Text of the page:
My hopes for Russia
O late, the word “democracy” has figured rarely in the speeches of Russian politicians. Disillusionment with democracy is also rife among Russian citizens, and not only them. A rolling back of democracy after its tumultuous inroads in the late 1980s and early 1990s has been a global phenomenon. There are serious reasons for that, of which the most important has been that the democratic leaders were not always competent to deal with the situation. I am convinced, however, that there is no alternative to democracy.
Different countries come to democracy by different routes and practice its principles in different ways. Russia will have to build a democracy that takes account of and builds on its cultural characteristics, traditions, mentality and national character. There are, however, certain features without which a system cannot be democratic. Some of these are of particular importance for Russia because we cannot yet claim they are found in our present way of life. These are: regular, honest elections ensuring a periodical turnover of those in power; stable constitutional order and a balance of powers between the three branches of government; competition between political parties; respect for basic human rights and freedoms; a just and impartial legal system and a developed civil society.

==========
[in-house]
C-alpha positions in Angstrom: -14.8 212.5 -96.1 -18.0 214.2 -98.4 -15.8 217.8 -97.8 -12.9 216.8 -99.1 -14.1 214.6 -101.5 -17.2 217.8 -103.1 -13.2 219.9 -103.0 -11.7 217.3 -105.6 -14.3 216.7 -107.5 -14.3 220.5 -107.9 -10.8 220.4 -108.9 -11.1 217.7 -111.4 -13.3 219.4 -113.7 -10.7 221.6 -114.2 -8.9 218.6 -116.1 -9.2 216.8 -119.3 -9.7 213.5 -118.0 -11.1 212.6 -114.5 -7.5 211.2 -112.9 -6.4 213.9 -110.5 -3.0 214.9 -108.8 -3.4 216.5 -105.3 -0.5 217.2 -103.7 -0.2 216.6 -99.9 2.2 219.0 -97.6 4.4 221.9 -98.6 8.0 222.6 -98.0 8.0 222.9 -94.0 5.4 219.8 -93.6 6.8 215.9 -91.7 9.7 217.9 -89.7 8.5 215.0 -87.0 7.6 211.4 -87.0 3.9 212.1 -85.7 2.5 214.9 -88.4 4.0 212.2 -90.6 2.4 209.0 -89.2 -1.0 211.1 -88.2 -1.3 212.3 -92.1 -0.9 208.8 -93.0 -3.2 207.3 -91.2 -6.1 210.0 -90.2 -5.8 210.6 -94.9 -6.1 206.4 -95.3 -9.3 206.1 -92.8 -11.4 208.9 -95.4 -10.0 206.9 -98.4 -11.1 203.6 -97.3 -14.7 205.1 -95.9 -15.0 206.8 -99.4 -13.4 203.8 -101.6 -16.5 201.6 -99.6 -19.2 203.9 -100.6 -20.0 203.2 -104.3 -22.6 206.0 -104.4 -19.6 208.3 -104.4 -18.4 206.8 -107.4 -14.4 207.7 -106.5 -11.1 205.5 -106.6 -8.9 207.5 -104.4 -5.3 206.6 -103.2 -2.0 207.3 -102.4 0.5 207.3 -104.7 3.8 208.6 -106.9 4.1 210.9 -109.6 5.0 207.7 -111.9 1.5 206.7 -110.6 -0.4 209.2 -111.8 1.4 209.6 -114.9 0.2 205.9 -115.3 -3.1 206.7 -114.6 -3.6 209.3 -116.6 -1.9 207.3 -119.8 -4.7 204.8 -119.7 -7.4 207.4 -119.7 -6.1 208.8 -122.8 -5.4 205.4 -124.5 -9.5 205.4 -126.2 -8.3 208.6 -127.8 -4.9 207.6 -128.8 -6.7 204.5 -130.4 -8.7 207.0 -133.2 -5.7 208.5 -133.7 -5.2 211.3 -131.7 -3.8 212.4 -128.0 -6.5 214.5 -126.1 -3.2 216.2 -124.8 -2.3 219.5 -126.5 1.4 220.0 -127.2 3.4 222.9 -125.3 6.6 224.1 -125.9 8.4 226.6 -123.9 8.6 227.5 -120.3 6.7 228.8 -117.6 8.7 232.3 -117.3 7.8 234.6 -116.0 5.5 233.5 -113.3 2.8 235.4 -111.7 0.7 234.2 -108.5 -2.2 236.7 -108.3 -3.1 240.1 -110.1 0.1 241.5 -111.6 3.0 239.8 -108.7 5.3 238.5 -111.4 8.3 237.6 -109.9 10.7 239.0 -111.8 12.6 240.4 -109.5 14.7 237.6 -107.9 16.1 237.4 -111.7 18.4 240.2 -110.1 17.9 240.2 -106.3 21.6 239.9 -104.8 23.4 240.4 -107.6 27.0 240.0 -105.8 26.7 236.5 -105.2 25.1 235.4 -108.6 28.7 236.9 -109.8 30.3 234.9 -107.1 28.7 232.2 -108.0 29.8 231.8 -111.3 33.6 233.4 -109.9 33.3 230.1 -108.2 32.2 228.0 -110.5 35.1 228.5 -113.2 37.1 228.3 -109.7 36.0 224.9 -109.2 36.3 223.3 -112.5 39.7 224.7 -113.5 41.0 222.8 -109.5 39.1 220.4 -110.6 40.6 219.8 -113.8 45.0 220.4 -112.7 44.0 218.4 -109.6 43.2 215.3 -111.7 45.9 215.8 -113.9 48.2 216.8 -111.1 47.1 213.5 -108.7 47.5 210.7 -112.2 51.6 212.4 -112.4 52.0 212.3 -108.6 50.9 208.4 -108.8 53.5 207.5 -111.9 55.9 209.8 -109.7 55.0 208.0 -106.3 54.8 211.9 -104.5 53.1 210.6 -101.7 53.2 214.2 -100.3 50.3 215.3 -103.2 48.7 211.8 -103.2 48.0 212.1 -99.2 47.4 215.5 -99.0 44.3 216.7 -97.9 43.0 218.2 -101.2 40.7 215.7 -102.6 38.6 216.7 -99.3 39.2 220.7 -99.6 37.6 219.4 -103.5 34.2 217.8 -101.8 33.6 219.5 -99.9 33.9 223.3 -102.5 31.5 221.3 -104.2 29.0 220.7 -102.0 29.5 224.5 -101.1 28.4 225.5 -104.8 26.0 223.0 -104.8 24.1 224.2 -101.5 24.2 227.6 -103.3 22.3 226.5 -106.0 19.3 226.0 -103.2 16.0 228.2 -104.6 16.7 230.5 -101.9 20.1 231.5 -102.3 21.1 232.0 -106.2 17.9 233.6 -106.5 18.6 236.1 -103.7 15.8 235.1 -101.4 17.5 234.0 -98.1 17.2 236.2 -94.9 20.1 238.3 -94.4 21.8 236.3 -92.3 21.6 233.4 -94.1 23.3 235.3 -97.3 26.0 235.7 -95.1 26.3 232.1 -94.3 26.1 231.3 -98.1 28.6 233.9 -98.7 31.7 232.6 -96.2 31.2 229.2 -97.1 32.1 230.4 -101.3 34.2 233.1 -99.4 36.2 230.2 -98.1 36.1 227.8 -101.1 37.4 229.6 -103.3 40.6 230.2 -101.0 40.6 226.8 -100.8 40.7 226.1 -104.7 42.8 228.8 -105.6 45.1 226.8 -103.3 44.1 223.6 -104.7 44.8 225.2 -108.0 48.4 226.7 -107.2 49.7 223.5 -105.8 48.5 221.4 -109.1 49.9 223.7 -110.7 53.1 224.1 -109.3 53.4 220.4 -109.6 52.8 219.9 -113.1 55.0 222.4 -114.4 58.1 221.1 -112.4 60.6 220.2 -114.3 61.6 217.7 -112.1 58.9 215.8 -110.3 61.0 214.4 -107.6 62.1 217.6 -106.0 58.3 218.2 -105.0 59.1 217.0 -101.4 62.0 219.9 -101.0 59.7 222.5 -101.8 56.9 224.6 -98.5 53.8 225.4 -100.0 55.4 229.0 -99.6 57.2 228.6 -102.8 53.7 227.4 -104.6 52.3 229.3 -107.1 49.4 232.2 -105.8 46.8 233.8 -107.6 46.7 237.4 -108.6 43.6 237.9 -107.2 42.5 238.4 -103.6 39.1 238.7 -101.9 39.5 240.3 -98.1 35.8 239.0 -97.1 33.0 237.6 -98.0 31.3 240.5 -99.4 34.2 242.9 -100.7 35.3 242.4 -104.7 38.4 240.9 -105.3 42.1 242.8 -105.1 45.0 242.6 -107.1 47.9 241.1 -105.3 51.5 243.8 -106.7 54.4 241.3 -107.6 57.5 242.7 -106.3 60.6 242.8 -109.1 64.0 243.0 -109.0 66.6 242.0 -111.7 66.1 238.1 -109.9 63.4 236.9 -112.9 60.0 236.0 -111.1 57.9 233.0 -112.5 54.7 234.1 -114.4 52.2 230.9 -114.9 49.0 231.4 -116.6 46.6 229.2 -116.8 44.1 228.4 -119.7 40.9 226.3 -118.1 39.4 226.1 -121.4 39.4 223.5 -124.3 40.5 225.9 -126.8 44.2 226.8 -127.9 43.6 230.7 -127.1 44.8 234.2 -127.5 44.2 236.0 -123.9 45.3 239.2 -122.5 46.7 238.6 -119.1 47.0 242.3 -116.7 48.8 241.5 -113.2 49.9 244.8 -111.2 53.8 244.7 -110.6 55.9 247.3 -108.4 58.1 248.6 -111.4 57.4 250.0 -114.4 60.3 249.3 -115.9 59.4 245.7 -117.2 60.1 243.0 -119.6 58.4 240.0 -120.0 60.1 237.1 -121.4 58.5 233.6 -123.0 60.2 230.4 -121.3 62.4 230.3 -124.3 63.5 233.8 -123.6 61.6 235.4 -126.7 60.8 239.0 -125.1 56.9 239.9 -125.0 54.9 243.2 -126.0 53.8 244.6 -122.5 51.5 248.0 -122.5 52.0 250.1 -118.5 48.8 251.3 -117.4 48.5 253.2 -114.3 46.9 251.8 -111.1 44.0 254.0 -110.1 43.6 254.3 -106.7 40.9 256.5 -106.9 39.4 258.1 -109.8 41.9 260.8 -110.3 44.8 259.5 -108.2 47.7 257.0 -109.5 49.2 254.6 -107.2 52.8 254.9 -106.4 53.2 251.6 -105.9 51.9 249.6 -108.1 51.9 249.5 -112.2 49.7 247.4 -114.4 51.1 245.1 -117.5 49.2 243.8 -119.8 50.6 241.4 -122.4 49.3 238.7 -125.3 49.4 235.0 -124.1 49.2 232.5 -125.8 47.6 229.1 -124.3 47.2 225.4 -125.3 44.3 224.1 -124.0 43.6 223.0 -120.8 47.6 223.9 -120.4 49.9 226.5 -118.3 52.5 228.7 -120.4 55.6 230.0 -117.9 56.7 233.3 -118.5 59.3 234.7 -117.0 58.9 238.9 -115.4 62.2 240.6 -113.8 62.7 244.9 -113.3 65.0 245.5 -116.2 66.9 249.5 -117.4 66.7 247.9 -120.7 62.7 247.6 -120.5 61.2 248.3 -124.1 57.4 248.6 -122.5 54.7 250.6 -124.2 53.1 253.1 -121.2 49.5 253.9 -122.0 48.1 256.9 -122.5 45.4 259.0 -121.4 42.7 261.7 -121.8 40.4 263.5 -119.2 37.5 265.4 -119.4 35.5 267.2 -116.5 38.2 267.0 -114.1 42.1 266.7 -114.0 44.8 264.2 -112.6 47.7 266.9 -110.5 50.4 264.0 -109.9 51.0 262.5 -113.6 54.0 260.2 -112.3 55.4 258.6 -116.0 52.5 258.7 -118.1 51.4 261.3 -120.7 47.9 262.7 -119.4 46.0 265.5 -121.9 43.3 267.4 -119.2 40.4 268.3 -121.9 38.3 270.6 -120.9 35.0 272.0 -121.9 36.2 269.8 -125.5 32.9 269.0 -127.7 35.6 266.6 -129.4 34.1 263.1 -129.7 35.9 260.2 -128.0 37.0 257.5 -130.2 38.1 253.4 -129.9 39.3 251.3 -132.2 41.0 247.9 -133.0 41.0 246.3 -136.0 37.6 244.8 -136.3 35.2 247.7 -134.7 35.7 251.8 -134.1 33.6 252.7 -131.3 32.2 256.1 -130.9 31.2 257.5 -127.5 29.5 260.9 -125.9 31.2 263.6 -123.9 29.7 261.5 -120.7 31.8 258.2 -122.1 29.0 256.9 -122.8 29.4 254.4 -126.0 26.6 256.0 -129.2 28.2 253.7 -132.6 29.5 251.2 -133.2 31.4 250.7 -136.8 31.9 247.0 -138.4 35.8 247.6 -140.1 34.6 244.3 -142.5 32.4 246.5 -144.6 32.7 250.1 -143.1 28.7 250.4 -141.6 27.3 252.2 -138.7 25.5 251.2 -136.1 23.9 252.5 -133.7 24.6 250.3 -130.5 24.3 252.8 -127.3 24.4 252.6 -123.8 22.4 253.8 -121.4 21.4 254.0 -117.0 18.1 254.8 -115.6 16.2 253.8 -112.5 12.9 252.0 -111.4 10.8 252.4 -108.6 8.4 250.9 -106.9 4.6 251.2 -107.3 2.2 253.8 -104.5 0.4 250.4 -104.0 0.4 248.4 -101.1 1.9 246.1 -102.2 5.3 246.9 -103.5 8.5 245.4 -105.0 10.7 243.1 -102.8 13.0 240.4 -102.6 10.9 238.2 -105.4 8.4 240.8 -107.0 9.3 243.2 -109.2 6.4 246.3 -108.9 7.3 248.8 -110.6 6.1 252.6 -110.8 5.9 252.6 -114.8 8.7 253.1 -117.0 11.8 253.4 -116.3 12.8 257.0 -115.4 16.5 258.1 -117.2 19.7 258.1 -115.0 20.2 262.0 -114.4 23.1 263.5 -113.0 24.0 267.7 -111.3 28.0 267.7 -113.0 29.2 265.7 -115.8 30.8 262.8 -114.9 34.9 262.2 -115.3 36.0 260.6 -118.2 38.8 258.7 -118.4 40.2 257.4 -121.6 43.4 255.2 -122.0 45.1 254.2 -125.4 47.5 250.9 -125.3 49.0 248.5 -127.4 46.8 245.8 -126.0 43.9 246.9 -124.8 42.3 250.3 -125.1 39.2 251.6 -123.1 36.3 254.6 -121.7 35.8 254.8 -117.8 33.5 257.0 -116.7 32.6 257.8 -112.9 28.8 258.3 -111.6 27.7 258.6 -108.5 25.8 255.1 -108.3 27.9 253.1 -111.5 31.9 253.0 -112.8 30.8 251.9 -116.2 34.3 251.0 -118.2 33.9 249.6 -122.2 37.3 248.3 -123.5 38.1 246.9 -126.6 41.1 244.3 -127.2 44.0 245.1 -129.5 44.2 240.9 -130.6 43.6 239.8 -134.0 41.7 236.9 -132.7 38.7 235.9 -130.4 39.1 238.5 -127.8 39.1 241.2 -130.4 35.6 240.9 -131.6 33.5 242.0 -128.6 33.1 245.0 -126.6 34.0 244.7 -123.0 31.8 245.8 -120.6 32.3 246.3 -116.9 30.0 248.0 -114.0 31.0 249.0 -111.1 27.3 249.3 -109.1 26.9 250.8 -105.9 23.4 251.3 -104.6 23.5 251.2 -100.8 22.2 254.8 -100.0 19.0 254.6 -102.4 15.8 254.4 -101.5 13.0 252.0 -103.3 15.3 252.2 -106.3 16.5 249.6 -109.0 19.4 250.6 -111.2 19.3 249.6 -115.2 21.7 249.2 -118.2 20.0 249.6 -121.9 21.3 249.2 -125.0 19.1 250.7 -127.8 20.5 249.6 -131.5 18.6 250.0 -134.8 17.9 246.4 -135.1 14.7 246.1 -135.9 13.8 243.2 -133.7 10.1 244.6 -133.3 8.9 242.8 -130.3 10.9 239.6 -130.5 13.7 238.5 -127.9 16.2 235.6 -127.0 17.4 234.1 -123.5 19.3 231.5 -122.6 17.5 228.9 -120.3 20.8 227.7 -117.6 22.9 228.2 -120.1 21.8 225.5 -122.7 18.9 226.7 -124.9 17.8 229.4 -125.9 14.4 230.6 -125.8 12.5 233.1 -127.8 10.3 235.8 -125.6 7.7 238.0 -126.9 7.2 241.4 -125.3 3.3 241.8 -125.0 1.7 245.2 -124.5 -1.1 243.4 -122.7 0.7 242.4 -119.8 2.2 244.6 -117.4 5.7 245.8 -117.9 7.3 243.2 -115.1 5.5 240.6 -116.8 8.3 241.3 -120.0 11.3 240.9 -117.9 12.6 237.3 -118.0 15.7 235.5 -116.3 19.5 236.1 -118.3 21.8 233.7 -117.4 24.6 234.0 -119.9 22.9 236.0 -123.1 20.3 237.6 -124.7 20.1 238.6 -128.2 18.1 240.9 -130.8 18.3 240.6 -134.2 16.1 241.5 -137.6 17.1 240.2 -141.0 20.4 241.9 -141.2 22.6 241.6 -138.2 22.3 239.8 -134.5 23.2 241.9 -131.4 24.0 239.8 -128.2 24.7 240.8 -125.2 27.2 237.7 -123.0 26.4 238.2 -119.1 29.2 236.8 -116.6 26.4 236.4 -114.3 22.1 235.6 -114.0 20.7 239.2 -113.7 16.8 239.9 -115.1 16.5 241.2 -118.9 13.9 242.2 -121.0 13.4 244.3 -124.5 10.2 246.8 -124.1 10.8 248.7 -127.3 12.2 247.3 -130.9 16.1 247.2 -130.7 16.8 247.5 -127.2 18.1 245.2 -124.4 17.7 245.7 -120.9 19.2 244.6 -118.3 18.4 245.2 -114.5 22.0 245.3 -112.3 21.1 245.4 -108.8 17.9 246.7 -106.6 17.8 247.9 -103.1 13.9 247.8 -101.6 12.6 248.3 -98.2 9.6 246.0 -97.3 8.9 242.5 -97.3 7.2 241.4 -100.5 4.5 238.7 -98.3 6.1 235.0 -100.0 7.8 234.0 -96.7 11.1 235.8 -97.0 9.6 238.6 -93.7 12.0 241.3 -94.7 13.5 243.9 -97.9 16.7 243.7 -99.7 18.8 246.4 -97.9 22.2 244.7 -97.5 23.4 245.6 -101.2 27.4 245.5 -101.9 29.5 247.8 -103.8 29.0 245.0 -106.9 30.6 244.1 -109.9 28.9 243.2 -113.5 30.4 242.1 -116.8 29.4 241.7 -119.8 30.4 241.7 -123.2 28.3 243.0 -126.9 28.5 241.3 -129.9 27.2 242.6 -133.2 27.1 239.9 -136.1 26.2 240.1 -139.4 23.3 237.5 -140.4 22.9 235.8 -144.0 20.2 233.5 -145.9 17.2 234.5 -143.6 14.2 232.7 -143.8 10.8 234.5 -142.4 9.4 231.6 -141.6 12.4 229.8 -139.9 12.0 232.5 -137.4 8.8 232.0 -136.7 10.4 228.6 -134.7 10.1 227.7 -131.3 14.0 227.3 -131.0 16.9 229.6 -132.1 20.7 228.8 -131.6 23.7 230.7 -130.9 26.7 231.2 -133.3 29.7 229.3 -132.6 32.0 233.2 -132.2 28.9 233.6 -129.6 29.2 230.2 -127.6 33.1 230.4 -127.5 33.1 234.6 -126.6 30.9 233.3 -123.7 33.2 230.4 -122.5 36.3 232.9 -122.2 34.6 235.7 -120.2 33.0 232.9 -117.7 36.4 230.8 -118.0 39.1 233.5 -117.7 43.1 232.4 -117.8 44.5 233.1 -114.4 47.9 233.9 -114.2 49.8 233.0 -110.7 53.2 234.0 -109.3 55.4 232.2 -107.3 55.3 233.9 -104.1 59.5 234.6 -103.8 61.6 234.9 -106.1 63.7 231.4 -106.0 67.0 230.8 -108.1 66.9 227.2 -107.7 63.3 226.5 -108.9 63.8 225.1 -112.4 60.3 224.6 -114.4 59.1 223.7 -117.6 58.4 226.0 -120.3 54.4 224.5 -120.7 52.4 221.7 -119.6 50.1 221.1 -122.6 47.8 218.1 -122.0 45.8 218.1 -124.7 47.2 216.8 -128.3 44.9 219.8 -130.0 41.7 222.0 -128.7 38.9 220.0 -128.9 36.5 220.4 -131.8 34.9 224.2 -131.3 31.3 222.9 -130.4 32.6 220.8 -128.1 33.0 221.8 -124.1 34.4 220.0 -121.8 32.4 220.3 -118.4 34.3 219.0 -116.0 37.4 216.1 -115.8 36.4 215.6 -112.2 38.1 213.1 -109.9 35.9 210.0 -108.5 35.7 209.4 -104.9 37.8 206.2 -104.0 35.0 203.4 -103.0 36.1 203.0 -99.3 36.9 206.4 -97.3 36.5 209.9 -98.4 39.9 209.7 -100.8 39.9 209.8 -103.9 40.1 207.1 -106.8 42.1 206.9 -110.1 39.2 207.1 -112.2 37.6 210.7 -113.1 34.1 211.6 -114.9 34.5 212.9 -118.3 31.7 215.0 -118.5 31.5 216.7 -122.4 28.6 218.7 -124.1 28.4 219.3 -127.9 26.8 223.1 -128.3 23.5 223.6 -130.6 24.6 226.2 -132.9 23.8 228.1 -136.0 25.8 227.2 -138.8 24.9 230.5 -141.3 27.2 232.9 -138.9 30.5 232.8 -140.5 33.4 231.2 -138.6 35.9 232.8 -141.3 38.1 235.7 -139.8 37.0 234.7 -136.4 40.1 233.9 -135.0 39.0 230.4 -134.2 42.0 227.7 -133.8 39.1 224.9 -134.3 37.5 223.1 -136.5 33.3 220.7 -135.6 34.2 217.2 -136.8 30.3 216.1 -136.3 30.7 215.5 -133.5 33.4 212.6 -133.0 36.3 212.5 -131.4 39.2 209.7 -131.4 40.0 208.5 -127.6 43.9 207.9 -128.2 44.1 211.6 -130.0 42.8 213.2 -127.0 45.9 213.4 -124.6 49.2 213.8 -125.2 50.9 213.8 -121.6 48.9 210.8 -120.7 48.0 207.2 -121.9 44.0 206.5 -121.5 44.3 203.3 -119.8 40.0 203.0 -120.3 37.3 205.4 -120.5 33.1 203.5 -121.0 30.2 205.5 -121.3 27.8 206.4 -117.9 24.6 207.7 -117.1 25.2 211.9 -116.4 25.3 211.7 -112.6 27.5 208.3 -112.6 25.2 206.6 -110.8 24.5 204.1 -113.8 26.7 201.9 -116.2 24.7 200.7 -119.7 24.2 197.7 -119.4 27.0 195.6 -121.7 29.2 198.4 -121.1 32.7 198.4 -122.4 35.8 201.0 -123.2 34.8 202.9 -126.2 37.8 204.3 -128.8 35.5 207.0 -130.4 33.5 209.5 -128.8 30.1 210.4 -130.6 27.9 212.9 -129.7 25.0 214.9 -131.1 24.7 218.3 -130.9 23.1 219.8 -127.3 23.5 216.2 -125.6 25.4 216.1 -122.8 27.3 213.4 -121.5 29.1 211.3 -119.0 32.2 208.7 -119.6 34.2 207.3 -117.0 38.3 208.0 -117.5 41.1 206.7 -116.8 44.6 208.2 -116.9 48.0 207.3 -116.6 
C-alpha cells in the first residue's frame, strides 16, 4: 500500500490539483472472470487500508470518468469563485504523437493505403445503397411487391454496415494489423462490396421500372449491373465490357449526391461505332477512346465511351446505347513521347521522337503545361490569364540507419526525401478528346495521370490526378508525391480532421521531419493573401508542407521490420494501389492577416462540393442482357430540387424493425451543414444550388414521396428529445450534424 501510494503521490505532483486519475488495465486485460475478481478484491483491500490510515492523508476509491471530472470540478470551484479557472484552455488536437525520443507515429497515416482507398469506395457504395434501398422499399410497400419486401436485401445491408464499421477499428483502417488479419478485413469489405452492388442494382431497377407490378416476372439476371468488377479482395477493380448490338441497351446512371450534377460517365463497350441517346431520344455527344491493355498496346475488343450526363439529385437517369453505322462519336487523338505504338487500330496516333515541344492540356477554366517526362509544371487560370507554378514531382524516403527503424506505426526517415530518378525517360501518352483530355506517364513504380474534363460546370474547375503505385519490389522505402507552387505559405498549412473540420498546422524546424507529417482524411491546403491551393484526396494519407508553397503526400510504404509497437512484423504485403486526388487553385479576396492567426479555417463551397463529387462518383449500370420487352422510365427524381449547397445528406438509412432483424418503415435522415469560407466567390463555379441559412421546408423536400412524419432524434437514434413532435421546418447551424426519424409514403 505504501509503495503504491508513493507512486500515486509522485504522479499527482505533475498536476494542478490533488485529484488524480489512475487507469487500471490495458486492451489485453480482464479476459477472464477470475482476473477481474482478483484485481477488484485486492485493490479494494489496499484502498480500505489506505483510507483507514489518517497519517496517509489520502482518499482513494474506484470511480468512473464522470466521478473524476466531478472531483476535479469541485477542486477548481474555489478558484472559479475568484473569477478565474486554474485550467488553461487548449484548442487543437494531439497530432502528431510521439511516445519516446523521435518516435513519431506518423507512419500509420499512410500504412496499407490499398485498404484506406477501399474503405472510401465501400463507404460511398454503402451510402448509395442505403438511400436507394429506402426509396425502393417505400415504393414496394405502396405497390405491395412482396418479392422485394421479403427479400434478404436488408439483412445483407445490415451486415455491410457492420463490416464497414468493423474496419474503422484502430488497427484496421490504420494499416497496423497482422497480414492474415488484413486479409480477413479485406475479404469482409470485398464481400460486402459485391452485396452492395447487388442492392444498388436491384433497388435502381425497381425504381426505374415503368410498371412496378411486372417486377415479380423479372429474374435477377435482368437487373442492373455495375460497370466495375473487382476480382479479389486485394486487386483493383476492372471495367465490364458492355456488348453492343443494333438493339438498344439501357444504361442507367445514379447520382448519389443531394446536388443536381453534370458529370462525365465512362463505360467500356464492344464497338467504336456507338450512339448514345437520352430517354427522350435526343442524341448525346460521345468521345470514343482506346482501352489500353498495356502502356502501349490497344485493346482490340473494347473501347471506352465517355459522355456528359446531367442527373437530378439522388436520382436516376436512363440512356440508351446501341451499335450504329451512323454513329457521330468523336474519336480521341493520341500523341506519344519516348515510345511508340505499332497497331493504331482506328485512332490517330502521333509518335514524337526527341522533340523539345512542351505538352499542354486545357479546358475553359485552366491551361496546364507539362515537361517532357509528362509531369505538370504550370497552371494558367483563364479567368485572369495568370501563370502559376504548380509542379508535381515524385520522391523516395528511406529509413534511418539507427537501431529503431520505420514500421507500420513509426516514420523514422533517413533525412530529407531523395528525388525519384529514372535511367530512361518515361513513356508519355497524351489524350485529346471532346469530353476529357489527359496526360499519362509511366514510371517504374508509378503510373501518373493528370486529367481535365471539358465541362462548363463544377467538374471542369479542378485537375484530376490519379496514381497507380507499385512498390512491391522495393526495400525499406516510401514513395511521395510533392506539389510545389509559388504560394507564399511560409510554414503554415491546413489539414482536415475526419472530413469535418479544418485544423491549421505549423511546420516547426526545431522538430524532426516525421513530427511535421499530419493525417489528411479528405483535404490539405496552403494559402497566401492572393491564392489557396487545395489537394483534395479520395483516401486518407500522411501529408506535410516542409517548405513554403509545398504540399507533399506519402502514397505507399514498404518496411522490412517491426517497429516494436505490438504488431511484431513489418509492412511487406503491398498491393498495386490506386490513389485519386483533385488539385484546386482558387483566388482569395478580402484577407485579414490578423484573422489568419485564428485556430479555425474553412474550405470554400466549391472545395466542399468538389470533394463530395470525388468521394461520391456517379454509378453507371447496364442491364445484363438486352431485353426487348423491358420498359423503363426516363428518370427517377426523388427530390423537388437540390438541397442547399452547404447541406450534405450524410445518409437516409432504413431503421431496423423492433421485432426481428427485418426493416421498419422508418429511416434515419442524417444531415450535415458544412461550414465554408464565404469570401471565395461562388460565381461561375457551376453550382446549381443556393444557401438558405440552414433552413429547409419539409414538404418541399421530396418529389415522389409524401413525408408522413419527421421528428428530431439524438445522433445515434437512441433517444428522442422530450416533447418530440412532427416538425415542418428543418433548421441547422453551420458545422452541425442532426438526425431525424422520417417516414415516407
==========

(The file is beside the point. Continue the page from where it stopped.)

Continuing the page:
We in Russia have not yet found the “algorithm” for stable democracy, but that is not inevitable. Even less is it the result of “historical inability” or unreadiness of our people for democracy. “Democracy is not for Russians”—whether that claim comes from the right or the left, it is still balderdash.
In the course of their history, the Russian people have incorporated and defended vast territories, given the world outstanding politicians, thinkers, writers, composers and artists. We are a talented people, capable of great feats of endurance and dogged hard work. Russians, both at home and abroad, achieve enormous success when they are able to work in normal conditions. What is needed to bring out the talent and abilities of our people? We need to improve relationships within society, and we need to improve the political system.
We need strong presidential authority. In Russia, it is crucial that people should trust the president and be able to believe him. But calls to “Bring back Stalin” are a dangerous folly and manifest a lack of common sense. Throughout almost the whole of Russian history, the identity of the man who came to power has been of immense importance. Character, preferences and psychological peculiarities of the tsar, the leader, the general secretary or the president left their mark on everything happening in the country. In the 21st century, Russia must overcome excessive dependence on this figure.